Metal Commodities and Recycling Report, Wilson Metal Recycling, 404 Maury St S, Wilson, NC, 27893, 252-243-3586
Wilson Metal Recycling
Metal Commodities and Recycling Report
Monday, March 16th, 2015
404 Maury St S
Wilson, NC, 27893
This is the Monday Commodities and Recycling report, brought to you by BENLEE the industry leader in roll off trailers and open top scrap trailers, as well as Raleigh and Goldsboro Metal Recycling, the leaders in North Carolina for Scrap Metal, Cardboard, Electronics and Junk Cars.
Today is Monday, March 16th, 2015. My name is Greg Brown, President and CEO of the companies.
It was a quiet week in the commodities markets.
On the negative side, the oil and gas drilling rig count continued to decline, with Baker Hughes saying rigs in the U.S. are now down an enormous 38% from a year ago, going from 1,809 to 1,125. This sharp reduction reduces the demand for steel used in these rigs, which continues to cause layoffs in U.S. steel manufacturing.
On the positive side, the weather has greatly improved which will help the demand for steel in construction, cars and trucks, as people wonder out to buy new vehicles. Despite the terrible weather Automotive sales were actually up last month, so there remains only good news for car and truck production.
Despite some of the positive economic news, a major drag on steel, copper, aluminum and other commodities, remains the incredible, strength of the U.S. dollar. It hit yet another 12 year high against the Euro last week of just under $1.05 dollar to the euro, a level not seen since 2003. The strong dollar continues to hurt scrap metal exports and in fact as discussed last week, has scrap metal coming in from Europe, which is driving down U.S. scrap metal prices. Related, finished steel goods continue to be shipped to the U.S from overseas, thereby being a key reason that U.S. steel production hit yet another new multi-year low last week.
Prices of scrap steel remained steady last week and there is word in the industry of a bump up in ferrous pricing in April, mainly due to the incredibly poor flows into scrap yards, even though the weather has improved.
Copper prices also remained steady last week, but are still near their multi-year lows.
Aluminum had a good couple of days toward the end of the week, but it too is near a multi-year low.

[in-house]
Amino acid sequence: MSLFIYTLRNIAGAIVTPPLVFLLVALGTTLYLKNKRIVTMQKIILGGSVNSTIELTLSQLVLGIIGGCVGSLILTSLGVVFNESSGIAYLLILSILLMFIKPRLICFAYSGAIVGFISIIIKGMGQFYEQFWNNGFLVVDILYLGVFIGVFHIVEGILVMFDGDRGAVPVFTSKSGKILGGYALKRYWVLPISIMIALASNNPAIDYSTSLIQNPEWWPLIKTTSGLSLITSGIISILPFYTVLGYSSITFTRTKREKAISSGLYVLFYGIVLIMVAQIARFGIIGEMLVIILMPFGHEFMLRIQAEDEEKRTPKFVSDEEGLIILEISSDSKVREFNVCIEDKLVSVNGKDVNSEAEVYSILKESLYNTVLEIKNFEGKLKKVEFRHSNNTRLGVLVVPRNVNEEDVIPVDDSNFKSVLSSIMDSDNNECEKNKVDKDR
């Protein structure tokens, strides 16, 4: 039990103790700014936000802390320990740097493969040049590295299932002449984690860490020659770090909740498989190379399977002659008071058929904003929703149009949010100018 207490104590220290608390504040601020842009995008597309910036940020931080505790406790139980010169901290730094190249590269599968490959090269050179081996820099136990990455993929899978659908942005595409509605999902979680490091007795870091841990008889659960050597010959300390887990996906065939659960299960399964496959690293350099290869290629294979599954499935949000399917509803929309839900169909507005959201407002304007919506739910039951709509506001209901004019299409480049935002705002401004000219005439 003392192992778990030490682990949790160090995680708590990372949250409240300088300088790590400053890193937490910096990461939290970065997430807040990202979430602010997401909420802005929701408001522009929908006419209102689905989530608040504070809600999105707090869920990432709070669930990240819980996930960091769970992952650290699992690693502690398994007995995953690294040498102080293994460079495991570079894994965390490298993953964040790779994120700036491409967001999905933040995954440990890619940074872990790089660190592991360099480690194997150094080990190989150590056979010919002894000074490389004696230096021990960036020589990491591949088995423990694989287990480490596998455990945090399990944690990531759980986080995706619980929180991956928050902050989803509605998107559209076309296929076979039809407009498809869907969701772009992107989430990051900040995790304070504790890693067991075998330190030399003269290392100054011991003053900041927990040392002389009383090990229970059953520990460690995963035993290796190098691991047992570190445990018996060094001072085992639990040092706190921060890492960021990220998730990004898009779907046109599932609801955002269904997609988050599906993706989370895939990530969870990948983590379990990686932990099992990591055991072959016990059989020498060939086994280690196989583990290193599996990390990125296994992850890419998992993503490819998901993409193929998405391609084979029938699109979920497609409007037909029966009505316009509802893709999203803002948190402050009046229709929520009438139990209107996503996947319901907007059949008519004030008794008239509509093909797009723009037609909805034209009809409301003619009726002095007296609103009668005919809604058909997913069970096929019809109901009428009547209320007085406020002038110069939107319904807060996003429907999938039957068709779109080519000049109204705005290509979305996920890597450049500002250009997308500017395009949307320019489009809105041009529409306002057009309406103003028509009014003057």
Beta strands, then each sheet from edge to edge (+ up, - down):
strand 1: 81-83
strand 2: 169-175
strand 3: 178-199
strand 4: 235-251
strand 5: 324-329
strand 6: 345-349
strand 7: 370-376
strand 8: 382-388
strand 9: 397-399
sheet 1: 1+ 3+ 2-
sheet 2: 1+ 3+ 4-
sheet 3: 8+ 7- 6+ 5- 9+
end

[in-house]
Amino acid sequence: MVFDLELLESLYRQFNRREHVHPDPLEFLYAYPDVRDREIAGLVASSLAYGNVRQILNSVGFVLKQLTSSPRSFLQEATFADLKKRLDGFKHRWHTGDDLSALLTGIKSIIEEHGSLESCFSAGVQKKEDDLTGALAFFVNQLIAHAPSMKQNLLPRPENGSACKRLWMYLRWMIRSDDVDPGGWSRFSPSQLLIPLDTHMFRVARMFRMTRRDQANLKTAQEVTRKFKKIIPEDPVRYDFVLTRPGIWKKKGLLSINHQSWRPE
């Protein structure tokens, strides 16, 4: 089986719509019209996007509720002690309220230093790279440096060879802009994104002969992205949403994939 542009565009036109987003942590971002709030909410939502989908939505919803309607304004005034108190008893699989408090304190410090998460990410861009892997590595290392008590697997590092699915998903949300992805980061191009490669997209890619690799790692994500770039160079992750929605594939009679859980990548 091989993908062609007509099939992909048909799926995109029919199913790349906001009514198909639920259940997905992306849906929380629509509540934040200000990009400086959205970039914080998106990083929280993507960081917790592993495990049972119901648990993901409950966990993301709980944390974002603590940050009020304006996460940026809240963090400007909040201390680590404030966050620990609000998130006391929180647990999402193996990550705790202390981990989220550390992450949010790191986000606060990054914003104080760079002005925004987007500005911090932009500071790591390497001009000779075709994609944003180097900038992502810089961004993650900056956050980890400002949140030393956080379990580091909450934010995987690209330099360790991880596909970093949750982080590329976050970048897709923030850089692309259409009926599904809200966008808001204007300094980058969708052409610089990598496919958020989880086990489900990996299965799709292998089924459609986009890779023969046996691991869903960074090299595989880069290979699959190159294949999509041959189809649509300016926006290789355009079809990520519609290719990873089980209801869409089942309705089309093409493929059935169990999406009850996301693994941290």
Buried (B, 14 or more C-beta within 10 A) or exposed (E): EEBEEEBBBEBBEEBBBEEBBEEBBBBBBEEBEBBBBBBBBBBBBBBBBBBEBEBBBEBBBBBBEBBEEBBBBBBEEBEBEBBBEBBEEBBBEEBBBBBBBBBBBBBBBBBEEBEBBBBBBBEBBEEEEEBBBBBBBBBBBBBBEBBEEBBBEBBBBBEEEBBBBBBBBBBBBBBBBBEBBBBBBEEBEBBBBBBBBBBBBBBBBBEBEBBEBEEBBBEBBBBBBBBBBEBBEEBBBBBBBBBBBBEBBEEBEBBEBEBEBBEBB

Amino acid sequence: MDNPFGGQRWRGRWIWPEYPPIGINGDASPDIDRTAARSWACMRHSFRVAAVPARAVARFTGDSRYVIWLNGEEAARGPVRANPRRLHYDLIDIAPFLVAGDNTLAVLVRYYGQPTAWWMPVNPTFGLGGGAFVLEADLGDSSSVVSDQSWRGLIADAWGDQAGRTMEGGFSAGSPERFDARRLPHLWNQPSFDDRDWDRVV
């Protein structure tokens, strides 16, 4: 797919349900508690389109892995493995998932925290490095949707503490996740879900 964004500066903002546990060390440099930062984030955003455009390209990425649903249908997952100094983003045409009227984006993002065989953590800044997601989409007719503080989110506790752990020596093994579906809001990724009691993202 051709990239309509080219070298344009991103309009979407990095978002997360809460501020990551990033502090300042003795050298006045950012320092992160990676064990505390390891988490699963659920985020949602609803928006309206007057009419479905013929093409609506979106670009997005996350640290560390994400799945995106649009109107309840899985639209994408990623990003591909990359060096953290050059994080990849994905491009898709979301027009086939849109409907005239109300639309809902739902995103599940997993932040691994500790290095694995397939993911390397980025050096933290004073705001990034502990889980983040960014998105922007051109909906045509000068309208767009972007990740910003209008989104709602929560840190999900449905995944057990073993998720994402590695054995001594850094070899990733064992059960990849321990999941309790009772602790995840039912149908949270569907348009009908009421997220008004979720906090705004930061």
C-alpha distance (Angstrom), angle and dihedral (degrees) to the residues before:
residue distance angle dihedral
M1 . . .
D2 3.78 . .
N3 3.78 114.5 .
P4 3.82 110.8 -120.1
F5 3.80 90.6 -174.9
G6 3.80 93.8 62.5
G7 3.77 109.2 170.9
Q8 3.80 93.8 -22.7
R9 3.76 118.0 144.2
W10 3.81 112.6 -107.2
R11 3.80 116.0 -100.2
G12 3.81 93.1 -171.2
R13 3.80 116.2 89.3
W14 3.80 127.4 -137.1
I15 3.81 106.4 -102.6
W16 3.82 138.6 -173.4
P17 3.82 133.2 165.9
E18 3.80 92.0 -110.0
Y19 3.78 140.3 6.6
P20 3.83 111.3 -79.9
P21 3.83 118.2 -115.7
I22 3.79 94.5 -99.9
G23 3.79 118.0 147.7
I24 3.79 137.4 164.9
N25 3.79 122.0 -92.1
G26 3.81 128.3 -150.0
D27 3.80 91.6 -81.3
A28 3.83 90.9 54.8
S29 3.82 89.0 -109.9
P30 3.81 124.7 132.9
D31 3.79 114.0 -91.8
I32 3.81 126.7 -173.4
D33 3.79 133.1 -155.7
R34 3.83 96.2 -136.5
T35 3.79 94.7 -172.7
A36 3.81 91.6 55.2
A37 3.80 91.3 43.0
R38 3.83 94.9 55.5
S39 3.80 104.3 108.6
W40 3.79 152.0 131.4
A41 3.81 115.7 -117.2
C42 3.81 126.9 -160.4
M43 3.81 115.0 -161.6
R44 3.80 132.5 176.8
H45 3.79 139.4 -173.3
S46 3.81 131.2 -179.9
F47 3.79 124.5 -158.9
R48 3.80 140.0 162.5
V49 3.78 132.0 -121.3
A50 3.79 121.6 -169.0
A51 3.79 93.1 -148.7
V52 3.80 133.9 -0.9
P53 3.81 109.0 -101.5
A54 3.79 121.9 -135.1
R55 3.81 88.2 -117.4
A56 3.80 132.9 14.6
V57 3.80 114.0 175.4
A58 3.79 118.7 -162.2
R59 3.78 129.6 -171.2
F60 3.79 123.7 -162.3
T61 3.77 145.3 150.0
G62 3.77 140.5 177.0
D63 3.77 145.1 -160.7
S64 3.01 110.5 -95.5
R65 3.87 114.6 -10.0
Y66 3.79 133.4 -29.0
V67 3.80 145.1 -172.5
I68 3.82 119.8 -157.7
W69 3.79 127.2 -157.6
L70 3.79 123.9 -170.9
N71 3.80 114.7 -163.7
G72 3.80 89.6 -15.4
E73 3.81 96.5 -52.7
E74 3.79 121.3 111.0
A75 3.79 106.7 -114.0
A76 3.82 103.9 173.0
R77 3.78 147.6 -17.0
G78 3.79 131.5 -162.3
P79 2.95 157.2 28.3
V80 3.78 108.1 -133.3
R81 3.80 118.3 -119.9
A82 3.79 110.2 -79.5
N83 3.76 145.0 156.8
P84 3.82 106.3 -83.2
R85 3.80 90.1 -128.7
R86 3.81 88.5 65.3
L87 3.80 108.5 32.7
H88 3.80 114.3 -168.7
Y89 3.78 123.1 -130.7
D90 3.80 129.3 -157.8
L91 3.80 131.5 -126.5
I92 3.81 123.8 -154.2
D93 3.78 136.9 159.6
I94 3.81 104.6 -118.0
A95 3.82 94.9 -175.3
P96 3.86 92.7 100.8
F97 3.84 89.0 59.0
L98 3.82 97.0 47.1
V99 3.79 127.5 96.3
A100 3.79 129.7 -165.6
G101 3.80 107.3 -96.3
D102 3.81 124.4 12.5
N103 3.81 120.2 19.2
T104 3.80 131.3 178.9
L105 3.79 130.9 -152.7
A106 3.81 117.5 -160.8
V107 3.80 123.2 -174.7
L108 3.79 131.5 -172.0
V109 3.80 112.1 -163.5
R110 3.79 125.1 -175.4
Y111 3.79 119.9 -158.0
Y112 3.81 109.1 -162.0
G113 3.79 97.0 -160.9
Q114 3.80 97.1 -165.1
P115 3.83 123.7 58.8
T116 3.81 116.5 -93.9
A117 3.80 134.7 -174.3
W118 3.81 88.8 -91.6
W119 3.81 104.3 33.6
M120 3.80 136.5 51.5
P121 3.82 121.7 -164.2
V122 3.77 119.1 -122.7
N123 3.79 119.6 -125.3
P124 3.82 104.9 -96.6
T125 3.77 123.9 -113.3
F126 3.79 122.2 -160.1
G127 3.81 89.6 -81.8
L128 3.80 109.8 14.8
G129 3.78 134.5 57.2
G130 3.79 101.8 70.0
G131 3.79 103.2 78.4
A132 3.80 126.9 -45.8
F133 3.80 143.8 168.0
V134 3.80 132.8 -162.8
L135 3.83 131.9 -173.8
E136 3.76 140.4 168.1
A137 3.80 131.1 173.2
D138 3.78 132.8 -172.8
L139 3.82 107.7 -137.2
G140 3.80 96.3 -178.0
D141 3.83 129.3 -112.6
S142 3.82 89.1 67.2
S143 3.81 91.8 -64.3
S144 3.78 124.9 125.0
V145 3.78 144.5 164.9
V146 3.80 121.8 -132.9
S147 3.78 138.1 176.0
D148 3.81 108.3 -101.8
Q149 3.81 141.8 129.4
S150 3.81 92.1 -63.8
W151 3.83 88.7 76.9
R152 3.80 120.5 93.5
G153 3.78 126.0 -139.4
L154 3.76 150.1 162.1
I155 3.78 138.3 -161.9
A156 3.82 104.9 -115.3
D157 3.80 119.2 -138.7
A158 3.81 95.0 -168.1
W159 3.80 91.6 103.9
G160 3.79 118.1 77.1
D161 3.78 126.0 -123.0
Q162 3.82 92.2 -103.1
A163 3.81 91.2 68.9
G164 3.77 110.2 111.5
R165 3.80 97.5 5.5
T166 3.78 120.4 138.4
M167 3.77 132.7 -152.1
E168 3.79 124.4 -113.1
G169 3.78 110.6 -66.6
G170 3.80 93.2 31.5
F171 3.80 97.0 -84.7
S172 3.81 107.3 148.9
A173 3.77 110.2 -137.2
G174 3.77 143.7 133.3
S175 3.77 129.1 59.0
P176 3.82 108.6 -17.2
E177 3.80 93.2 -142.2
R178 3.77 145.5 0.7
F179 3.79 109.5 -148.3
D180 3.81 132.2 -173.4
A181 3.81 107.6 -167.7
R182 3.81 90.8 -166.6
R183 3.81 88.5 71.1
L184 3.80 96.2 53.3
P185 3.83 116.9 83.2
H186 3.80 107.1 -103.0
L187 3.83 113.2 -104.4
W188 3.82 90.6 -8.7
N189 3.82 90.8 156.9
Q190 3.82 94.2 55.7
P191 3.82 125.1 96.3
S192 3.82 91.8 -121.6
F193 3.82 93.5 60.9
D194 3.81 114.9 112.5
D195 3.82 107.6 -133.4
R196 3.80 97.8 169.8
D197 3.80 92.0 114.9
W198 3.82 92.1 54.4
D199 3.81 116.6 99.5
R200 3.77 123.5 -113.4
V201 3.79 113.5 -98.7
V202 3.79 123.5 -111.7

Aluminum may rebound soon in that Aluminum inventories are now at low levels not seen in over 5 years.
Note, there were no changes in our scrap metal prices last week in North Carolina, with our Raleigh prices of #1 copper being $2.20 per pound and Prepared Steel being purchased for $6.25 per hundred pounds.
As for the recycling industry, in recent weeks there have been a number of negative Wall Street reports about some of the major publically traded recycling companies. The above pricing and currency dynamics are hurting the industry. At least one small scrap metal recycling operation has announced closing in the past two weeks, shredders are being shut down, there is word of other closings and many operations have cut operating hours to reduce costs.
In a crazy twist, cash flow in some scrap yards has been good in recent weeks. This is like a false high, in that this positive cash flow was due to very low levels of buying scrap material, so there is little money going out. Increased profits are not the reason. This low buying level means profits in scrap yards that have significant retail business will be greatly depressed in March and April.
Lastly, gasoline prices remain well below last year. Many are still hopeful this will boost overall economic spending and therefore boost metal production and prices around the world.
With that we hope all have a Safe and Profitable week. Tune in next week for the Monday Commodity and Recycling report.
For today’s prices call our main number at252-243-3586 and after the Greeting, Press 2, you will hear a recording of “Today’s Prices“.
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